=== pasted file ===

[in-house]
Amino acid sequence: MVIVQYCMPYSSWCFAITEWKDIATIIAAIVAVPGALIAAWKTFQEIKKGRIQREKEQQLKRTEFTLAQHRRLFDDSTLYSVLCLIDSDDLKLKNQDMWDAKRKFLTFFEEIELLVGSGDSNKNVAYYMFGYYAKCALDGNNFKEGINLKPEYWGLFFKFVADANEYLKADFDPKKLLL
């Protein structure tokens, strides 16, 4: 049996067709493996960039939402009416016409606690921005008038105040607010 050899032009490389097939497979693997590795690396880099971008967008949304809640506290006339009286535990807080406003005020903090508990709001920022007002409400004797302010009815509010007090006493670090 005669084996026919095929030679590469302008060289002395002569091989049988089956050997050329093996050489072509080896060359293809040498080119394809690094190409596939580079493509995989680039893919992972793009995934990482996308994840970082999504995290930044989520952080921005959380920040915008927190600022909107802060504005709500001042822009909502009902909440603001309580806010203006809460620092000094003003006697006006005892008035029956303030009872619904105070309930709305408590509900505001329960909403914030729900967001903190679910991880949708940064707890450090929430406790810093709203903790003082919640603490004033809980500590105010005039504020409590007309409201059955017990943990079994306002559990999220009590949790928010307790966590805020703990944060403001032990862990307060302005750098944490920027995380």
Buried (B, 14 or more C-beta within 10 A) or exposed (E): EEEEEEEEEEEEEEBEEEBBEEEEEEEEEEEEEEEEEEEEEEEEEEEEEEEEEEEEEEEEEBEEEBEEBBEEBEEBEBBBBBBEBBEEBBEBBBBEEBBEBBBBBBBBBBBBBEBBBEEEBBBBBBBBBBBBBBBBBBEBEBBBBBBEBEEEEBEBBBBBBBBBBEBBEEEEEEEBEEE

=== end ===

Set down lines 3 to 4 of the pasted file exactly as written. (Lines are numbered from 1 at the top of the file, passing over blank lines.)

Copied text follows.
């Protein structure tokens, strides 16, 4: 049996067709493996960039939402009416016409606690921005008038105040607010 050899032009490389097939497979693997590795690396880099971008967008949304809640506290006339009286535990807080406003005020903090508990709001920022007002409400004797302010009815509010007090006493670090 005669084996026919095929030679590469302008060289002395002569091989049988089956050997050329093996050489072509080896060359293809040498080119394809690094190409596939580079493509995989680039893919992972793009995934990482996308994840970082999504995290930044989520952080921005959380920040915008927190600022909107802060504005709500001042822009909502009902909440603001309580806010203006809460620092000094003003006697006006005892008035029956303030009872619904105070309930709305408590509900505001329960909403914030729900967001903190679910991880949708940064707890450090929430406790810093709203903790003082919640603490004033809980500590105010005039504020409590007309409201059955017990943990079994306002559990999220009590949790928010307790966590805020703990944060403001032990862990307060302005750098944490920027995380």
Buried (B, 14 or more C-beta within 10 A) or exposed (E): EEEEEEEEEEEEEEBEEEBBEEEEEEEEEEEEEEEEEEEEEEEEEEEEEEEEEEEEEEEEEBEEEBEEBBEEBEEBEBBBBBBEBBEEBBEBBBBEEBBEBBBBBBBBBBBBBEBBBEEEBBBBBBBBBBBBBBBBBBEBEBBBBBBEBEEEEBEBBBBBBBBBBEBBEEEEEEEBEEE